Anxiety is probably familiar to most of us at some stage of our lives — starting a new job, public speaking, waiting for a medical diagnosis. We all feel it in lesser or greater degrees. Even children feel it. It’s not uncommon for children to feel some anxiety when starting a new school. But children aren’t the only ones. Parents may feel some anxiety about how their children will fare. It may or may not surprise you, that teachers feel it too. Having spent most of my life in schools as either student or teacher, where else could I go with this prompt?
First Day Jitters
“I feel sick.”
“My tummy feels all jumbly.”
“My head hurts.”
“I don’t want to go.”
“You’ll be okay once you’re there. Everyone feels the same on their first day at a new school.’
“But what if they don’t like me?”
“They will. Come on. You’ll feel better when you’re up.”
“But what if I mess up?”
“You won’t. Close your eyes. Take some deep breaths. Relax. You can do this.”
Everyone was already seated when he entered the room. They smiled. “Good morning, Mr Clarke.”
He smiled back. “Good morning, children.”
She was right. He could do this.
Thank you for reading. I appreciate your feedback. Please share your thoughts.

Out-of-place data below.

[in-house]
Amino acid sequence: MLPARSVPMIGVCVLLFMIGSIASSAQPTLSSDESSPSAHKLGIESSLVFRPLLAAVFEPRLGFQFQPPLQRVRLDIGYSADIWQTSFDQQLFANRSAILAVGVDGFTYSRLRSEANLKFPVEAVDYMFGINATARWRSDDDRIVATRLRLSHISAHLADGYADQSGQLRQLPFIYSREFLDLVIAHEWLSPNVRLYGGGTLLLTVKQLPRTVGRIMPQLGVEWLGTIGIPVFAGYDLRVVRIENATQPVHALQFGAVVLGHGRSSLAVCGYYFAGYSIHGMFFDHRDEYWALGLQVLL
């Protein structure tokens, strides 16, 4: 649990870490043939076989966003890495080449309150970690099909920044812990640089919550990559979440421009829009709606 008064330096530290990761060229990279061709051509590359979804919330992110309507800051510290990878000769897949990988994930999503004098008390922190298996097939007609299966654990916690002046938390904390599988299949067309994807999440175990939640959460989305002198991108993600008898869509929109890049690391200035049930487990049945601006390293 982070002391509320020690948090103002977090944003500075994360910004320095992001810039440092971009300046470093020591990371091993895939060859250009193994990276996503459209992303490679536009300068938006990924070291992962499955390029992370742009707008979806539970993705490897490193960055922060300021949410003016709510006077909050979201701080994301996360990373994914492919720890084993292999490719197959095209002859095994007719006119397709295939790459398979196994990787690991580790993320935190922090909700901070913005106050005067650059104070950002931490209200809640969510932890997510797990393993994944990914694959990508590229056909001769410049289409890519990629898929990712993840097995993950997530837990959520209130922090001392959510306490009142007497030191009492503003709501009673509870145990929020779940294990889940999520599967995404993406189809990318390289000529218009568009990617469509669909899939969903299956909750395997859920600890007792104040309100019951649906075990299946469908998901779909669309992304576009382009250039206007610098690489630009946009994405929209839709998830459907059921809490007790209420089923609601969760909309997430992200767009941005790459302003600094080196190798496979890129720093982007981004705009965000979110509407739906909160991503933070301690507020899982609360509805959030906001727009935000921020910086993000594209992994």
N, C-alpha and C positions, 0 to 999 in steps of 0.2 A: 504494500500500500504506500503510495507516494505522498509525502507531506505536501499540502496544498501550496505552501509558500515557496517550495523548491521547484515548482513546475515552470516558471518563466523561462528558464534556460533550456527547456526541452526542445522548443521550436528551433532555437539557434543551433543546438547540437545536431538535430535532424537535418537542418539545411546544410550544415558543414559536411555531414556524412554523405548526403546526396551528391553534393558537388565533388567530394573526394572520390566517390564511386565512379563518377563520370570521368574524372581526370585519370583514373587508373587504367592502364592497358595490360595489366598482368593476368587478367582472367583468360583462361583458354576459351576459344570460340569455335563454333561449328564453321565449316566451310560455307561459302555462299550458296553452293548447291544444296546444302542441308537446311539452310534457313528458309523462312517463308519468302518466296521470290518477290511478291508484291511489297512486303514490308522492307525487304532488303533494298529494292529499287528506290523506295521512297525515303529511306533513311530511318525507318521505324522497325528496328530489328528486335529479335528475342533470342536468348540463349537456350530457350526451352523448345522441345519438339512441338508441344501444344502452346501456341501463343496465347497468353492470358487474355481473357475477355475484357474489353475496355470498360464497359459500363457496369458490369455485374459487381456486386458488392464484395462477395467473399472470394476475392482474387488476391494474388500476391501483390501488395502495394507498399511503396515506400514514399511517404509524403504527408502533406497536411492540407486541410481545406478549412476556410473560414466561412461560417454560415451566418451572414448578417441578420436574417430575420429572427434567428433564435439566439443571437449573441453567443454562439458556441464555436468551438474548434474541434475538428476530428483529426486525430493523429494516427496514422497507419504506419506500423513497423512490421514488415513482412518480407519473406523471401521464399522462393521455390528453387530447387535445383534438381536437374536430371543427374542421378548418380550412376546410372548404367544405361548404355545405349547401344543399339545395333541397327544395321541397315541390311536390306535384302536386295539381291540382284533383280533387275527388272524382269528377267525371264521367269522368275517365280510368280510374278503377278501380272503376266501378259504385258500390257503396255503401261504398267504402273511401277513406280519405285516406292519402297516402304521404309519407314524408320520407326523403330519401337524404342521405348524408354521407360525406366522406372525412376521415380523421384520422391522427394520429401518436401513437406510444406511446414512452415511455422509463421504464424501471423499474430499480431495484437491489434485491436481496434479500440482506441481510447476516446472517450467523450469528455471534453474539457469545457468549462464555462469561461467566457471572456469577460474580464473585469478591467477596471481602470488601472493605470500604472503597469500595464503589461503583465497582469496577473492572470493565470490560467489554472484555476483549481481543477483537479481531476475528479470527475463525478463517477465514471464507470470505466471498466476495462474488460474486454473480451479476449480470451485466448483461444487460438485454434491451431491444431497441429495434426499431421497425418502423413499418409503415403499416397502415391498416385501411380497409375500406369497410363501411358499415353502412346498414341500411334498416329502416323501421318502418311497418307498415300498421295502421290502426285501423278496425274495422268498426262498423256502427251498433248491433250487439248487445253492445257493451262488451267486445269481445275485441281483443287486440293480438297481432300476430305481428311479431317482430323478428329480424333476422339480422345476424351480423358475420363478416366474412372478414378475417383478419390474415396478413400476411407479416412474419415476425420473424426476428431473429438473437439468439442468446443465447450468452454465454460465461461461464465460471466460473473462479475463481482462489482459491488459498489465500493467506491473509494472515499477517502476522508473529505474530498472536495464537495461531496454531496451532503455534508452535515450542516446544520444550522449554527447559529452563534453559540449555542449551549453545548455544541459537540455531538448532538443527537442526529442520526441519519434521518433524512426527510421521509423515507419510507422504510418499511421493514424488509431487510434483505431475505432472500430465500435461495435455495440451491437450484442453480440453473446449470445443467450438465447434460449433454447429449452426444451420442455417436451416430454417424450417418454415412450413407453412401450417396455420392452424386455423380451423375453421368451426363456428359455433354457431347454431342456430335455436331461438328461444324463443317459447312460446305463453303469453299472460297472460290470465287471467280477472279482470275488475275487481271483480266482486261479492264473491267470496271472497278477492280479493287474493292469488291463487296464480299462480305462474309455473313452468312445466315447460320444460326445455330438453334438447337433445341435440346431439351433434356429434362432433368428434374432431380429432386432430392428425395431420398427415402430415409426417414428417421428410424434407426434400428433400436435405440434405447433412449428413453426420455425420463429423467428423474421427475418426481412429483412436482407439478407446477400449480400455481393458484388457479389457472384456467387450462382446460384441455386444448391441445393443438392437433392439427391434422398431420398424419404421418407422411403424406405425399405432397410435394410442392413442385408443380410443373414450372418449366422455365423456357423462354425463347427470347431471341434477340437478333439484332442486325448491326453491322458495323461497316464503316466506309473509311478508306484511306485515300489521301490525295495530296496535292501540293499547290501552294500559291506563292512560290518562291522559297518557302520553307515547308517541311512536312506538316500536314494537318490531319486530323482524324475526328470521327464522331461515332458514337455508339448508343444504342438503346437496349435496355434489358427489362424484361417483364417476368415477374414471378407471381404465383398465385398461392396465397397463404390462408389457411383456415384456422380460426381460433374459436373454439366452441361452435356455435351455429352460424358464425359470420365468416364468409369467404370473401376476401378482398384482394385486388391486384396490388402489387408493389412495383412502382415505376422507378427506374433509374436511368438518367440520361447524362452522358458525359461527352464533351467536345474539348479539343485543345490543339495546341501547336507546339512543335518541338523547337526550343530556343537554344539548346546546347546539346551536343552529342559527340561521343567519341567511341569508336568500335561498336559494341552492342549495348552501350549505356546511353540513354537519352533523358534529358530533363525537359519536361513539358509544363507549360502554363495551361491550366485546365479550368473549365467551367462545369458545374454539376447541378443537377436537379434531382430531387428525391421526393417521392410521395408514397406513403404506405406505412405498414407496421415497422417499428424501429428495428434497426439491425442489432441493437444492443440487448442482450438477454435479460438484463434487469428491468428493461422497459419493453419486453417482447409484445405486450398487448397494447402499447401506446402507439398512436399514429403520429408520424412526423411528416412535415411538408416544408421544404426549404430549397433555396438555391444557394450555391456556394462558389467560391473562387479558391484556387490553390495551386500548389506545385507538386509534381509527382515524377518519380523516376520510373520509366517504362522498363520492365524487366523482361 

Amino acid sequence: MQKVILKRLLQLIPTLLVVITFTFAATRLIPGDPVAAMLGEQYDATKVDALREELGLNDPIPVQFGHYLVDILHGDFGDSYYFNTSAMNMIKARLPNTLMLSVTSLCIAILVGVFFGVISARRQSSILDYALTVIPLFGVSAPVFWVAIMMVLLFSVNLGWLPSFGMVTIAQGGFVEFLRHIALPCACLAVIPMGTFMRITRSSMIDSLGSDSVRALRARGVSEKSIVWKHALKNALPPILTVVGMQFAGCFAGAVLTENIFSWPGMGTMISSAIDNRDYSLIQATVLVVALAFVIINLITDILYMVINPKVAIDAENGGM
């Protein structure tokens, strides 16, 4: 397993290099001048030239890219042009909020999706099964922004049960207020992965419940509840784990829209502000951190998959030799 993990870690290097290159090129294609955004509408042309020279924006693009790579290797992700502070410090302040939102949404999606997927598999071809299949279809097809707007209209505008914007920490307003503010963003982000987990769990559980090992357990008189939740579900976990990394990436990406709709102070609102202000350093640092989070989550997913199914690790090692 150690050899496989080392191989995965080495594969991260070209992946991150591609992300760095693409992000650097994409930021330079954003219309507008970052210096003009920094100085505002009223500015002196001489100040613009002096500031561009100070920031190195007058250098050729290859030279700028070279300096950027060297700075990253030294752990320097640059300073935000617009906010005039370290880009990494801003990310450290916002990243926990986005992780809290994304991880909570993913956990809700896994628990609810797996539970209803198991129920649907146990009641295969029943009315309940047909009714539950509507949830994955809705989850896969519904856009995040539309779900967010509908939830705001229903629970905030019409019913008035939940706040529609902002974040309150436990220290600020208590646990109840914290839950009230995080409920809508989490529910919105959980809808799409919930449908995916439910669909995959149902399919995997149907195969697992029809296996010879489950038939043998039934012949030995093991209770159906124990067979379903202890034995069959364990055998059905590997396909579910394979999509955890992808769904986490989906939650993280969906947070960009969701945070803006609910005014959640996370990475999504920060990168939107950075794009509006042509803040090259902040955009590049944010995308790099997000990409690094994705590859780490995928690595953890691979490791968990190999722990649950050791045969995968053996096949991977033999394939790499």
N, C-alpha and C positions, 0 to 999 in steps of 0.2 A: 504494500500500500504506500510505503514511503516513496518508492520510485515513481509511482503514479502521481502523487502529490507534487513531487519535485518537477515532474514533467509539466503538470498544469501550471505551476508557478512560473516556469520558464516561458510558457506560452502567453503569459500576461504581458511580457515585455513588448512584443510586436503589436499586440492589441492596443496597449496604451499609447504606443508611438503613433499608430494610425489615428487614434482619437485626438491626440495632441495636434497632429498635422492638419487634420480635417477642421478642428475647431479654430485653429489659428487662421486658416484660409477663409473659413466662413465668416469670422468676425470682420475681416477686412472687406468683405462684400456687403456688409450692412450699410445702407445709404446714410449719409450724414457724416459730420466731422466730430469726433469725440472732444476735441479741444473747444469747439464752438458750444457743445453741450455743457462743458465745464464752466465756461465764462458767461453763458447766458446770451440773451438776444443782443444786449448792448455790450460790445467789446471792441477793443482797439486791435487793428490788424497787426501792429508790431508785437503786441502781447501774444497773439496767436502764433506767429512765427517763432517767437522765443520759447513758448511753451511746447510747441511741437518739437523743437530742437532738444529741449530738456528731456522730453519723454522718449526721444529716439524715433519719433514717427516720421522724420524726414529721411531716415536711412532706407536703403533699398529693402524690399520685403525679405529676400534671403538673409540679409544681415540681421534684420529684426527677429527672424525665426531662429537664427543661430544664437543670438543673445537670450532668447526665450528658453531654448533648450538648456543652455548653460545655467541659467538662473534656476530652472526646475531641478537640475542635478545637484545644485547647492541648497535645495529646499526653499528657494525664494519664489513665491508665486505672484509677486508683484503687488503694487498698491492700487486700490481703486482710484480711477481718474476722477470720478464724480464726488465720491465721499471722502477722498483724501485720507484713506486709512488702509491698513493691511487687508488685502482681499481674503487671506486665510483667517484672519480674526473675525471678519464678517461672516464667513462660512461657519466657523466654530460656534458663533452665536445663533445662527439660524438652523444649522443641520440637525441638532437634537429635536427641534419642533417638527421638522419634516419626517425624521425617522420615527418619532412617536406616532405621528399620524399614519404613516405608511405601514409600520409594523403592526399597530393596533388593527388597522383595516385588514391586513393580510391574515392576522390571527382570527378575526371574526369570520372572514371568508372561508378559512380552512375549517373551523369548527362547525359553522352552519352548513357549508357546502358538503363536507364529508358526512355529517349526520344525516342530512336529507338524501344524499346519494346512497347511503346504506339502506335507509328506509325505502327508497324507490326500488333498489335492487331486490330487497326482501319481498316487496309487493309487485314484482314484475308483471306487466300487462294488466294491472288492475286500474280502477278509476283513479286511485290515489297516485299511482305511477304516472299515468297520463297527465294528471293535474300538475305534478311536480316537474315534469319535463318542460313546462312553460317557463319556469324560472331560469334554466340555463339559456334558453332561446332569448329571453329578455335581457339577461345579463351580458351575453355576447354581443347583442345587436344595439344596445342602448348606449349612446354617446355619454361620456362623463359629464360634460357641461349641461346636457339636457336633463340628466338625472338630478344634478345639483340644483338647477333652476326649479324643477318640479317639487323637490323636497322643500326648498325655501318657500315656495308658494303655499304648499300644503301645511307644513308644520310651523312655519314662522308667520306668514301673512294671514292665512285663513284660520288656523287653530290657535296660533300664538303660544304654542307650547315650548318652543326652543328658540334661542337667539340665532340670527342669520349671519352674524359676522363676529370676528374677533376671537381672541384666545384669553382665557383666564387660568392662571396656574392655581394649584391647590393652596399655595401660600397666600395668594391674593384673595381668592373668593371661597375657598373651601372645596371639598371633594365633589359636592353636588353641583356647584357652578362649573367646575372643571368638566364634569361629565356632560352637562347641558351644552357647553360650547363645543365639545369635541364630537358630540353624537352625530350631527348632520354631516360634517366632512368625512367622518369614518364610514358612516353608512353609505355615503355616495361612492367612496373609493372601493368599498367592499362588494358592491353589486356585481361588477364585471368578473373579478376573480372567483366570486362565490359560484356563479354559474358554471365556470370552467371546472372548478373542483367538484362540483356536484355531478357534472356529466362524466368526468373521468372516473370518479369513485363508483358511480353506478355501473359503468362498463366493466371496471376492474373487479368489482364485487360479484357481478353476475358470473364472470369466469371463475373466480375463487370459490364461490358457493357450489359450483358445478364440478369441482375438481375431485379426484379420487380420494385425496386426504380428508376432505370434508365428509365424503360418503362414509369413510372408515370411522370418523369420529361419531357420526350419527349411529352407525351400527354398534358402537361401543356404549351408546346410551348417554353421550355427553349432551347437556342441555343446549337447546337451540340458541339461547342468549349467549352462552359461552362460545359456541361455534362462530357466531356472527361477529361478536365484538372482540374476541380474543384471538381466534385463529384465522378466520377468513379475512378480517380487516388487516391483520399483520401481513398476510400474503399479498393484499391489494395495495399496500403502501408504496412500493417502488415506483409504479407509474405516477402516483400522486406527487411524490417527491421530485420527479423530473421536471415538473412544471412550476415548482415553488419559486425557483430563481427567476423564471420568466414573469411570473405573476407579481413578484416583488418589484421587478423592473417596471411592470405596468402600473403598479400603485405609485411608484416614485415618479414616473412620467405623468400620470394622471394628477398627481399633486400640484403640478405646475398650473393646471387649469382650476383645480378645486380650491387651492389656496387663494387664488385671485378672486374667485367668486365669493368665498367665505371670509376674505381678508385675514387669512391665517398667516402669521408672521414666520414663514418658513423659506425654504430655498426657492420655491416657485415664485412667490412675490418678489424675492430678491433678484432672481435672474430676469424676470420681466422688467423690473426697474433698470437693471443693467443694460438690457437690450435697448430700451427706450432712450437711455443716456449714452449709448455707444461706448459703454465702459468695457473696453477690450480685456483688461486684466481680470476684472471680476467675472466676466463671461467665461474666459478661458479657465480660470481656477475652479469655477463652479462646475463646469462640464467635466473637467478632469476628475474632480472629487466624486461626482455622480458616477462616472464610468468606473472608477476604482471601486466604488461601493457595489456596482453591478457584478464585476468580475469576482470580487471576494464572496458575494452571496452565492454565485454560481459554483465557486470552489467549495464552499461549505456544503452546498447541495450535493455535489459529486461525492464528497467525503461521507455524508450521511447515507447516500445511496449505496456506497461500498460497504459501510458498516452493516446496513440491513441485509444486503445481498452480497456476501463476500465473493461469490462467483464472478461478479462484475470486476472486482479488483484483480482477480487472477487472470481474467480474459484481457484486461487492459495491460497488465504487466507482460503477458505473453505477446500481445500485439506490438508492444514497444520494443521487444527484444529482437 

Note: The collection of stories made in response to the previous prompt The ’49ers can be read at the Carrot Ranchhere.
It is not uncommon for children to experience some level of anxiety or worry when beginning a new school year or starting at a new school. Many adults experience it too when faced with a new situation. It is important to keep the worries in perspective to avoid having them grow uncontrollably until they take on monster proportions.
Today I am interviewing Brooke Graham, author of a beautiful new picture book called Go Away, Worry Monster! that is not only a tool for discussing these worries with children but also shares strategies they can use independently to chase those worry monsters away.
About the author Brooke Graham
Brooke Graham is a children’s author, primary school teacher and mother. She enjoys writing emotive stories that help children cope with life’s ups and downs. Brooke is a member of The Society of Children’s Book Writers and Illustrators (SCBWI), The Australian Society of Authors, and Write Links, a Brisbane based writers’ group. Brooke teaches in primary schools part-time. She also does author visits in schools and kindergartens. In her spare time Brooke enjoys reading, bike riding, bush walking and spending time with family and friends.
About the bookGo Away, Worry Monster!
Worry Monster loves ‘helping’ Archie worry, especially on the night before he starts at a new school. Archie feels so anxious that his head hurts, his tummy flutters and his heart pounds. He soon realizes that the only way to feel better is to make Worry Monster go away. He does his belly breaths and challenges his inner fears by facing facts, and Worry Monster is forced to leave Archie alone! Go Away, Worry Monster! gives children useful strategies to cope with their anxieties and stress, showing them how to make their own Worry Monsters leave, even in highly stressful times.